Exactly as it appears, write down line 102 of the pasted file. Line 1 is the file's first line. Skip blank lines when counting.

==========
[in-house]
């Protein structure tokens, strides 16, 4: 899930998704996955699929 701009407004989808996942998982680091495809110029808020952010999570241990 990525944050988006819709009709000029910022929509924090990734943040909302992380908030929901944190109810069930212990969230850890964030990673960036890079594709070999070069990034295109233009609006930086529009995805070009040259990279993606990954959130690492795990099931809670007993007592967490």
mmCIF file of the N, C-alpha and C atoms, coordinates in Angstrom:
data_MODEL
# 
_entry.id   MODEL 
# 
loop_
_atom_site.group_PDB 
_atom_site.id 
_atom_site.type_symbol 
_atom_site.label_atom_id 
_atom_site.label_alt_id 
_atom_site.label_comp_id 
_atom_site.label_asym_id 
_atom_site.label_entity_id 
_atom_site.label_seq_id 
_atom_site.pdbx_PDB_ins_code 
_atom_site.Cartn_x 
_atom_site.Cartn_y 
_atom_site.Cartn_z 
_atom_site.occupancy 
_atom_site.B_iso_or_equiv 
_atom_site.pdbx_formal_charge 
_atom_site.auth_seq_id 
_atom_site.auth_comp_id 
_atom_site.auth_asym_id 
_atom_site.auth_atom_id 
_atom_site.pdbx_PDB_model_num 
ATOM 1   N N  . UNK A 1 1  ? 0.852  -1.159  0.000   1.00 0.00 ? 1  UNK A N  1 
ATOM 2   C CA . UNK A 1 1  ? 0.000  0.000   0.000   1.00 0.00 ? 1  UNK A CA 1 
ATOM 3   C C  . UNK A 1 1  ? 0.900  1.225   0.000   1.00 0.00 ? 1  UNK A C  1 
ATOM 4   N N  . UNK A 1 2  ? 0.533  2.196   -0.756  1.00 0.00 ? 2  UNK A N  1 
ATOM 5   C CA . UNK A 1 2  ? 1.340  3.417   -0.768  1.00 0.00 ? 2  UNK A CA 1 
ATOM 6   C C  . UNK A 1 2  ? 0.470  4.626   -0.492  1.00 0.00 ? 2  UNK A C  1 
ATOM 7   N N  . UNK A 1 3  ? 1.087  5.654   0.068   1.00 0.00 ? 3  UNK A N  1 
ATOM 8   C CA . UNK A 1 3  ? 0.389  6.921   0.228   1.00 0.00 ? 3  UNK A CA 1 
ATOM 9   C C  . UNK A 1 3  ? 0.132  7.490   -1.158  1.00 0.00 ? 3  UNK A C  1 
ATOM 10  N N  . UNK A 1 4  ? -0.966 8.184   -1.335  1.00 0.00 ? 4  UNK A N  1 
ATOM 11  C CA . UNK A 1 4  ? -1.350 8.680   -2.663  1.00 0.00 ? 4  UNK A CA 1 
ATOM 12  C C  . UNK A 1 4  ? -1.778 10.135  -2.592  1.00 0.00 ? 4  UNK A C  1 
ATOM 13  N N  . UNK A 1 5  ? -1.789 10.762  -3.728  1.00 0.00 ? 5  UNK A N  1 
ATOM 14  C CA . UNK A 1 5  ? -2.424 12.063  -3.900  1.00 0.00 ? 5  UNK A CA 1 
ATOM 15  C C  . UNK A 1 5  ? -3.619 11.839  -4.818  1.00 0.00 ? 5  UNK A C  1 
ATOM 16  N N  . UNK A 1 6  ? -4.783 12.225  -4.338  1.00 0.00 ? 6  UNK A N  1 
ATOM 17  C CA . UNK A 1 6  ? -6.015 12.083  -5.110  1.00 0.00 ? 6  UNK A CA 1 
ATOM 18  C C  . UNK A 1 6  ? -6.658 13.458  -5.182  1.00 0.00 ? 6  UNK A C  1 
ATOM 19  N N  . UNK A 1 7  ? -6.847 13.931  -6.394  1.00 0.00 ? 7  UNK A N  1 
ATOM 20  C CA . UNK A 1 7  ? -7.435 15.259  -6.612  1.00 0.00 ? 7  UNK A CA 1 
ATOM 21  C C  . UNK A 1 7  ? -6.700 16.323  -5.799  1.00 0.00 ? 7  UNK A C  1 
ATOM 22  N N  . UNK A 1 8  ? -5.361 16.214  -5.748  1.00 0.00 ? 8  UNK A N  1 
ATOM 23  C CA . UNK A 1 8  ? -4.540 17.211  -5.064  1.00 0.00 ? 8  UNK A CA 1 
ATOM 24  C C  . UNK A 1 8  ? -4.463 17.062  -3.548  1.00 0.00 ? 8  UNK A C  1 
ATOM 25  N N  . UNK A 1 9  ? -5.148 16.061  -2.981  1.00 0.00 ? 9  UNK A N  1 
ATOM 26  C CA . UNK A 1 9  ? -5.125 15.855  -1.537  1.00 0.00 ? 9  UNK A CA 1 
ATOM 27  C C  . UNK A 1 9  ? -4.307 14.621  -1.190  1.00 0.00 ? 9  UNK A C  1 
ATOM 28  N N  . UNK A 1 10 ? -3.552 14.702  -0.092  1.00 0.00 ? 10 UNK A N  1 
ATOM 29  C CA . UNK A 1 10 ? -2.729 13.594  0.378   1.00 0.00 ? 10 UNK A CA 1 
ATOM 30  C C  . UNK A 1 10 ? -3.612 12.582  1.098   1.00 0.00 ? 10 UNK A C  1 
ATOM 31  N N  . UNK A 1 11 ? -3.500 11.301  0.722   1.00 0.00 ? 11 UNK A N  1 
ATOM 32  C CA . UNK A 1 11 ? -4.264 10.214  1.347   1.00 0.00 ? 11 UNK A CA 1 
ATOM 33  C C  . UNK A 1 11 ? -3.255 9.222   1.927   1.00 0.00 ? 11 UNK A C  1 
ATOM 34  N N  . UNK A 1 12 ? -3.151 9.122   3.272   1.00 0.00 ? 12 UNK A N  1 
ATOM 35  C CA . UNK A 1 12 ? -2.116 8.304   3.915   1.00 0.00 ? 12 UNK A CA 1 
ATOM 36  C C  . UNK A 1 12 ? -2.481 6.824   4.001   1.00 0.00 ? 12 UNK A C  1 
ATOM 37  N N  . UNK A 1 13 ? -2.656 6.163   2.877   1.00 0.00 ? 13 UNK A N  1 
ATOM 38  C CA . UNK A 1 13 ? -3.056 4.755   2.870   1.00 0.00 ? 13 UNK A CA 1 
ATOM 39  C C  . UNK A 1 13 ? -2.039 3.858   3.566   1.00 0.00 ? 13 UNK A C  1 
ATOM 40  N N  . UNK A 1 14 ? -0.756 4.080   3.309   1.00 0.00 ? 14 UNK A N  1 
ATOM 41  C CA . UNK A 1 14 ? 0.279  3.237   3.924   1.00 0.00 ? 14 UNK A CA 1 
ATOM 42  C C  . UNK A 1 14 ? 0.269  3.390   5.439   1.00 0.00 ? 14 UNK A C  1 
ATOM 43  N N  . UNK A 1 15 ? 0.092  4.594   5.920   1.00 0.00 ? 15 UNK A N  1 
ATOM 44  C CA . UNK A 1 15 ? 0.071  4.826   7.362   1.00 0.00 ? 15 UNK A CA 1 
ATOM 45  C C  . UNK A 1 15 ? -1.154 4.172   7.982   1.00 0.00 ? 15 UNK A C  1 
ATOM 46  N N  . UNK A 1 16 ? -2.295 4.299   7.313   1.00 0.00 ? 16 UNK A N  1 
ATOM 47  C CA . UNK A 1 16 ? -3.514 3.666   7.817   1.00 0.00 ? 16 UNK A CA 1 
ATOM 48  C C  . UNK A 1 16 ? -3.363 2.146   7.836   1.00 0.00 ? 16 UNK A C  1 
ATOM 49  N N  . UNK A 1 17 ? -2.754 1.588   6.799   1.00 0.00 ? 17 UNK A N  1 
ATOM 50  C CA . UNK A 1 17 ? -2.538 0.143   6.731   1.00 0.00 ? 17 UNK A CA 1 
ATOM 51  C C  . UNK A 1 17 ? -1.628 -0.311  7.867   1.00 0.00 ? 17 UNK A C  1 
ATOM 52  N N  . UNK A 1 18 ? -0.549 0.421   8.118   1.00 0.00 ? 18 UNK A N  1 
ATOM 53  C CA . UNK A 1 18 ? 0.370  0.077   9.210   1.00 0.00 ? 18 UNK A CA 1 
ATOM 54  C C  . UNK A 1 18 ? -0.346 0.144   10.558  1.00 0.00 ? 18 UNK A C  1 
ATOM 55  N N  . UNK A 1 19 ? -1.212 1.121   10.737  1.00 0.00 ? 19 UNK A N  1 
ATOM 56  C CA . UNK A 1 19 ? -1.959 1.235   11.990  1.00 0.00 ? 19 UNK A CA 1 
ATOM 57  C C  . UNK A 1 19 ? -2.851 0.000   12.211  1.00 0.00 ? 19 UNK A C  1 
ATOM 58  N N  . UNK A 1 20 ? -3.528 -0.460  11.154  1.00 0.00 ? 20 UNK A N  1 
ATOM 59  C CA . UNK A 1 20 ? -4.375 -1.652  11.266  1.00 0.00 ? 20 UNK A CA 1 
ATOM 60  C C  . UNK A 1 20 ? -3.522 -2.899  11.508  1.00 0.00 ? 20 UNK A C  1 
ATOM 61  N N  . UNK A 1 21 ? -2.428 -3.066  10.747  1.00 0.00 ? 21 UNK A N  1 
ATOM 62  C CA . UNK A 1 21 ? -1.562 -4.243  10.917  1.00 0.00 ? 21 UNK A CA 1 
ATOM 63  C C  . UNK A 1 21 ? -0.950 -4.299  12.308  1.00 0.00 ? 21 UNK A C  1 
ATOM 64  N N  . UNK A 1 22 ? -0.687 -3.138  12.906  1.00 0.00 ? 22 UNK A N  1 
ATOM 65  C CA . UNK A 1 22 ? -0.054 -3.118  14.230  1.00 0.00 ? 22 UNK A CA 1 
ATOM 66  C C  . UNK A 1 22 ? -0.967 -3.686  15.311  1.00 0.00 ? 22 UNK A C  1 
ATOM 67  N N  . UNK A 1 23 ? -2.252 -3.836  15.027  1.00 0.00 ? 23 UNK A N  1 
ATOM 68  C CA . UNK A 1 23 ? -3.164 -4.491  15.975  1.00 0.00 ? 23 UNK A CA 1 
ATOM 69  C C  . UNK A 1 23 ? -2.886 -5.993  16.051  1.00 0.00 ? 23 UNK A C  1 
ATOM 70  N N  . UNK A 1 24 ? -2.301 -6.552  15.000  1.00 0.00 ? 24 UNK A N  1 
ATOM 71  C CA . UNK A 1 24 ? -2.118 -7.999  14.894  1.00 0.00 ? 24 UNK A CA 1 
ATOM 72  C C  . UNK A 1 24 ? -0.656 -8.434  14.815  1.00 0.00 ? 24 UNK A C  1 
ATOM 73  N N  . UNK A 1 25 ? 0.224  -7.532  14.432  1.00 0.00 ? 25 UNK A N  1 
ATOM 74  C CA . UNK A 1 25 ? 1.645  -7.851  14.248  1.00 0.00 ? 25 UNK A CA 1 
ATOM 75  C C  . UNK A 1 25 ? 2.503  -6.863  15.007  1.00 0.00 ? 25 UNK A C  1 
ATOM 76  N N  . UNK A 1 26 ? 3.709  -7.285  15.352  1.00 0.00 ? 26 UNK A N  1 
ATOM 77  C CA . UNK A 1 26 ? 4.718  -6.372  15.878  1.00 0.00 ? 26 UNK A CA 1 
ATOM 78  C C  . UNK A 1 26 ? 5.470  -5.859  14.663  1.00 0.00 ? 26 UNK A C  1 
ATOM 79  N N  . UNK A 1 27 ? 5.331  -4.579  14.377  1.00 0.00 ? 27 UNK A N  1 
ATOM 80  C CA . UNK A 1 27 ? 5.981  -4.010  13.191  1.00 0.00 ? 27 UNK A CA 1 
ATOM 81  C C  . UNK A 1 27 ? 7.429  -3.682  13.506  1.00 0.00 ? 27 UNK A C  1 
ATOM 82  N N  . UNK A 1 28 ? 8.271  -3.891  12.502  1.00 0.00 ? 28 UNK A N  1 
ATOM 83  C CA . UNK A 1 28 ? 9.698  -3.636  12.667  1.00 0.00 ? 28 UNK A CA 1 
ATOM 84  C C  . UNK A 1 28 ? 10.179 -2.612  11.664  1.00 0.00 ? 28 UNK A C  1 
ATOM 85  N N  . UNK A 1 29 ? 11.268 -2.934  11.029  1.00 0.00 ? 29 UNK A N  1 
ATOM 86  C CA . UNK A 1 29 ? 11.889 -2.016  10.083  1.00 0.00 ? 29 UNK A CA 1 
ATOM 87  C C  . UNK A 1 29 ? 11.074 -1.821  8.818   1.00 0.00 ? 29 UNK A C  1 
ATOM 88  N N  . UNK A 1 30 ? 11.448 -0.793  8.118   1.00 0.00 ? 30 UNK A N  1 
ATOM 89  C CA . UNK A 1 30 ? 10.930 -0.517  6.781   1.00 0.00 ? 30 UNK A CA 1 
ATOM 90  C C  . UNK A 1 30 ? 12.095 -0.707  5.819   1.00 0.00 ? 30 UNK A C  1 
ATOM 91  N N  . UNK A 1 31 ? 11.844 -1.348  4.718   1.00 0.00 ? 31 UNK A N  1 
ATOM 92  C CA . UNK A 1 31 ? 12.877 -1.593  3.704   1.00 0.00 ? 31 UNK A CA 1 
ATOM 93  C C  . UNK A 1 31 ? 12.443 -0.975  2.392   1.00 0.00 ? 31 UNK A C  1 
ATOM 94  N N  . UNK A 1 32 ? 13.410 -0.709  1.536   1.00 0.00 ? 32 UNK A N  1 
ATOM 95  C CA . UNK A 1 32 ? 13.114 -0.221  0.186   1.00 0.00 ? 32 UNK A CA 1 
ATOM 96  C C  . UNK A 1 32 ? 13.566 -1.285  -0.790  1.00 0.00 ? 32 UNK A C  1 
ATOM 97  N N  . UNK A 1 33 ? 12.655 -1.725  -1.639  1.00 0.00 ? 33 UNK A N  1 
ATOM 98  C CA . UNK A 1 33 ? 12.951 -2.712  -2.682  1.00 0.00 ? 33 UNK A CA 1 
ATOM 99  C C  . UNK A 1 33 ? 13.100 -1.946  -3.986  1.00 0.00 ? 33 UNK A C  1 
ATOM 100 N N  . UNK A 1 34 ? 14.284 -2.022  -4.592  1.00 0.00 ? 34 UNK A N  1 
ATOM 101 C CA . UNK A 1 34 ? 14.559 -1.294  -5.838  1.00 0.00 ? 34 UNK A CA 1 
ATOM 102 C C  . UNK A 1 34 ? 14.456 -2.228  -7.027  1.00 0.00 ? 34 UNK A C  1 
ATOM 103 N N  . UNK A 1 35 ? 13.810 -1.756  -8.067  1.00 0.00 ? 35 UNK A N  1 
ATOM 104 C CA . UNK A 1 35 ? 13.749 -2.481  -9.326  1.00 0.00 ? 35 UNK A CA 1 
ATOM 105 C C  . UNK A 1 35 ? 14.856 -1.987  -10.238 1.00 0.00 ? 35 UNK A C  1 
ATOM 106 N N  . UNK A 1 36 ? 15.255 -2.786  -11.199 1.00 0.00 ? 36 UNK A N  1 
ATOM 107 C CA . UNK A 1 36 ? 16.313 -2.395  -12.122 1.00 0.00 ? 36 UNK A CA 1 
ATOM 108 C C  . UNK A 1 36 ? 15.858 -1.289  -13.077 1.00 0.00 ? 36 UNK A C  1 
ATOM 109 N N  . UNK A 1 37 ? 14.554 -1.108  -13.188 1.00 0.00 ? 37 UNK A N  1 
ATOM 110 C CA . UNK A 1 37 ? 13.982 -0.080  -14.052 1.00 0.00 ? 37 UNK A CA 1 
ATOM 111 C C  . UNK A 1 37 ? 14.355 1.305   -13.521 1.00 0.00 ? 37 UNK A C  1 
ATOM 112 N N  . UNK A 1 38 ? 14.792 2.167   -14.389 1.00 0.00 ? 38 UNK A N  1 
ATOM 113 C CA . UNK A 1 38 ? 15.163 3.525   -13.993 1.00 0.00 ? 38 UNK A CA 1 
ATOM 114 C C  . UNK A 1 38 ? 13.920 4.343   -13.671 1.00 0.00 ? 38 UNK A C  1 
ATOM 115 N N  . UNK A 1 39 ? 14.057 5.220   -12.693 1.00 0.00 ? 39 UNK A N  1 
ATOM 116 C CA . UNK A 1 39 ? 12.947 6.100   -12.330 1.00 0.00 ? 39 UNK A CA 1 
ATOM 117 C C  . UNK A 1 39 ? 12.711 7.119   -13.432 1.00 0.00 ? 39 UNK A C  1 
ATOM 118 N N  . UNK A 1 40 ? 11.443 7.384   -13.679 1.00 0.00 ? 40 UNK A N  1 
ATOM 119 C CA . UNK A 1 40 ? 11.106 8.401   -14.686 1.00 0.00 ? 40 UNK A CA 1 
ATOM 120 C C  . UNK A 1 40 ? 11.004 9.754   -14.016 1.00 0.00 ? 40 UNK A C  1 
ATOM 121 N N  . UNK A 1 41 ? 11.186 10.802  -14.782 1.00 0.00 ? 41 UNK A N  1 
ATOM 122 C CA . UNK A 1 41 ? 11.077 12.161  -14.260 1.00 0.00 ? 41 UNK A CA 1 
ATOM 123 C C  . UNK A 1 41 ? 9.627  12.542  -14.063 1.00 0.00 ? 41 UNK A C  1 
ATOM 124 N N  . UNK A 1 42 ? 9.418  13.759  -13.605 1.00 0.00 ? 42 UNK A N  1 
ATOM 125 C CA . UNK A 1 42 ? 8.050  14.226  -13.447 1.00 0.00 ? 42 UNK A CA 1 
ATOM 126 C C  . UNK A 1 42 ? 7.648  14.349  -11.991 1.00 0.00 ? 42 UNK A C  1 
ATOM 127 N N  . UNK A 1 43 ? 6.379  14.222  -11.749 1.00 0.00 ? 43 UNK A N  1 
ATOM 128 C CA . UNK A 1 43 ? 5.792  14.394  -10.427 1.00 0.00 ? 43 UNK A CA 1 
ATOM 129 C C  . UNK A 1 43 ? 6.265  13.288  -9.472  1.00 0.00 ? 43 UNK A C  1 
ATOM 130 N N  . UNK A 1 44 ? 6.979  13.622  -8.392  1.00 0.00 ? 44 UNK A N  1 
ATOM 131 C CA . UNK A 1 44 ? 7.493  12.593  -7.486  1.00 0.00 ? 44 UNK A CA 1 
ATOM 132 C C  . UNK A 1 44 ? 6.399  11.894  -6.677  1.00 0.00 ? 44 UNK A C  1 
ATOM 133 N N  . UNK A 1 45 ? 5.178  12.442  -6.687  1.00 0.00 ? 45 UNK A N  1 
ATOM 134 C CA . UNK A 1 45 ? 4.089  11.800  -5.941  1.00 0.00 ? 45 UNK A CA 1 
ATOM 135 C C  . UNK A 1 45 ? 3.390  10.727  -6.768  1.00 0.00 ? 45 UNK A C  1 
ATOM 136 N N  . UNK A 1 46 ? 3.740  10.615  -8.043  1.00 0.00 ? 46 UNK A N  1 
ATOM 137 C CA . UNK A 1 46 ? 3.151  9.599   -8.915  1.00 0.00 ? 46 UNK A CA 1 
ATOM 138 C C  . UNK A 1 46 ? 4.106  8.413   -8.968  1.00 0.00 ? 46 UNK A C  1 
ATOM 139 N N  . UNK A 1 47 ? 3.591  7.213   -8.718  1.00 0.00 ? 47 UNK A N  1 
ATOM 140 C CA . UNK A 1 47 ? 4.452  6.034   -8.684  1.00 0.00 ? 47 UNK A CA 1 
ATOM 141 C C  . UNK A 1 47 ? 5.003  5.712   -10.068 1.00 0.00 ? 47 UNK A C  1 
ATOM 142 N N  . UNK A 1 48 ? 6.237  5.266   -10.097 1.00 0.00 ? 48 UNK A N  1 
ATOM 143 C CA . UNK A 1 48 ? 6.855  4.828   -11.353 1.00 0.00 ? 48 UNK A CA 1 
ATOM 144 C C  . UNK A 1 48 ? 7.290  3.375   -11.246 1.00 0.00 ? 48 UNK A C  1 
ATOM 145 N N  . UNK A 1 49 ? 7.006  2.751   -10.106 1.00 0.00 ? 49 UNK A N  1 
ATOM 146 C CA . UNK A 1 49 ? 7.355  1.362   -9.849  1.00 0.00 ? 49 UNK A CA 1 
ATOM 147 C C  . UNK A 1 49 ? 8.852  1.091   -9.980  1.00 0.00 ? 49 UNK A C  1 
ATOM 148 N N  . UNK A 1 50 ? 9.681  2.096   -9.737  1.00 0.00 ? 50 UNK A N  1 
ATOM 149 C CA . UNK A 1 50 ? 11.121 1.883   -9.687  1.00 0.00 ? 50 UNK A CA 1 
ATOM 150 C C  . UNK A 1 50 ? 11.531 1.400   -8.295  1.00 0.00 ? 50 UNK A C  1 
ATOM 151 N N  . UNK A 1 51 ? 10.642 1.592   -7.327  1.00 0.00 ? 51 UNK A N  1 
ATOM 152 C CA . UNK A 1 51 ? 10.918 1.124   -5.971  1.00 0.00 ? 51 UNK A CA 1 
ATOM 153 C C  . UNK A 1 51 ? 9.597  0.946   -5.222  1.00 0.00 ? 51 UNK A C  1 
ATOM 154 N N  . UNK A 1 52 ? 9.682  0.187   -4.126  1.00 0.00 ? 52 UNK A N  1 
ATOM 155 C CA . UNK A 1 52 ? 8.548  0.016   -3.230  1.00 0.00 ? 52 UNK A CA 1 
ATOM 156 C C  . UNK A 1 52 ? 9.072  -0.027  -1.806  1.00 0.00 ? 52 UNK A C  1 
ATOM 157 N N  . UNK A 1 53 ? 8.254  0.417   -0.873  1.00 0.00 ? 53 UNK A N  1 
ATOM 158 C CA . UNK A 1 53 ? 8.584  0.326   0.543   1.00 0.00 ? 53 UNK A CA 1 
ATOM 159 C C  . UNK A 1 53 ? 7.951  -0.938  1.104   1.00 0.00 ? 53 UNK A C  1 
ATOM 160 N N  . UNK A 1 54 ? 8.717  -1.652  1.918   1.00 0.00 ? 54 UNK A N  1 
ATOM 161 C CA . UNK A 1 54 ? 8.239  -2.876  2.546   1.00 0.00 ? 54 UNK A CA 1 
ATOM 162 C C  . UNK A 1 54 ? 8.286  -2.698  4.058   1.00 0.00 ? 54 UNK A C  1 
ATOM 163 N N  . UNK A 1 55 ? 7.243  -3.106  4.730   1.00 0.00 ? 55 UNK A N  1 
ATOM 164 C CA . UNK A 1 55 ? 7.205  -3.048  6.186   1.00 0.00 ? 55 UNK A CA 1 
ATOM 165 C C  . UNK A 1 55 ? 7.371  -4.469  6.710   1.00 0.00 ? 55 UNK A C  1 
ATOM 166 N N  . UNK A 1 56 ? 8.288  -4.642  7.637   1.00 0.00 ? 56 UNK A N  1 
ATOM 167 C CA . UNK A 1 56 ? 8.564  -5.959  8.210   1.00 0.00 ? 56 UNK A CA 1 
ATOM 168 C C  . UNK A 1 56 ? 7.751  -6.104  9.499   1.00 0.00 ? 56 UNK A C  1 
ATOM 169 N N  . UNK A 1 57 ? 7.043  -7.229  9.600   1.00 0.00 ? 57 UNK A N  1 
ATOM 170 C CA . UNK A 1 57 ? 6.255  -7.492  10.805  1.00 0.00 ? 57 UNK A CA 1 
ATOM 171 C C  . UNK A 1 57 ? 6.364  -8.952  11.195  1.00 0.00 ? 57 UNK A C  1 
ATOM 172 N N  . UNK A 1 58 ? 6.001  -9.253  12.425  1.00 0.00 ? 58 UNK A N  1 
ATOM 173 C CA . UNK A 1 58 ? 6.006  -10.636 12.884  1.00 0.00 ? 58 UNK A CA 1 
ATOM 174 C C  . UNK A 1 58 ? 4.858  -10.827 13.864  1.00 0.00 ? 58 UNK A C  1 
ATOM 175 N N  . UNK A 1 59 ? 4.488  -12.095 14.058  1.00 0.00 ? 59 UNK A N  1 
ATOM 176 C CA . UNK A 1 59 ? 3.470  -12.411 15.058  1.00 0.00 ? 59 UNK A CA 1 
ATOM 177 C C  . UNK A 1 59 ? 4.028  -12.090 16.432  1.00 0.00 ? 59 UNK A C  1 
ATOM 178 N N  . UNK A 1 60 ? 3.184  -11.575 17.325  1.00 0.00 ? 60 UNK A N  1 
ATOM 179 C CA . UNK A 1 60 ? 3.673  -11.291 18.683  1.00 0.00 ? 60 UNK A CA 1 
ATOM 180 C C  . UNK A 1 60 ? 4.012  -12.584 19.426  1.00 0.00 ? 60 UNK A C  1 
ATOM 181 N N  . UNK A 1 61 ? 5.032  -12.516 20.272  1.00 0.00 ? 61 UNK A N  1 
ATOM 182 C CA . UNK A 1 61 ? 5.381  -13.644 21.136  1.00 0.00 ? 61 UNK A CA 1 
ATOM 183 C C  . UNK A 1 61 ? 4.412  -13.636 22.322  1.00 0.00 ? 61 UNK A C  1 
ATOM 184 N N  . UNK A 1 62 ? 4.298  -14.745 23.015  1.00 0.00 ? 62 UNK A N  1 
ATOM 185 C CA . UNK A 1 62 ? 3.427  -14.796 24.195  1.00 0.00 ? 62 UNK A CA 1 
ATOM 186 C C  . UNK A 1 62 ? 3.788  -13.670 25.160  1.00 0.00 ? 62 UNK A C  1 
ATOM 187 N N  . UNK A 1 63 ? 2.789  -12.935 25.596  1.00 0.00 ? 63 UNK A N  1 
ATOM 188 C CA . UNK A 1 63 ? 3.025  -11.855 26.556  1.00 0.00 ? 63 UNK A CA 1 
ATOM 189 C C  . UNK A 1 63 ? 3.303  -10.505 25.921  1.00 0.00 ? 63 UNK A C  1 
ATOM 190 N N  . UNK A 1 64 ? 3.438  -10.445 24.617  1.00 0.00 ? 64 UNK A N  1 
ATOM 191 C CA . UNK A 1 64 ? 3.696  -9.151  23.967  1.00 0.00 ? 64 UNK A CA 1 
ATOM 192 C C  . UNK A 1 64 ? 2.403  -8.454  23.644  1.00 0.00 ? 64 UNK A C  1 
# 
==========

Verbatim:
ATOM 73  N N  . UNK A 1 25 ? 0.224  -7.532  14.432  1.00 0.00 ? 25 UNK A N  1 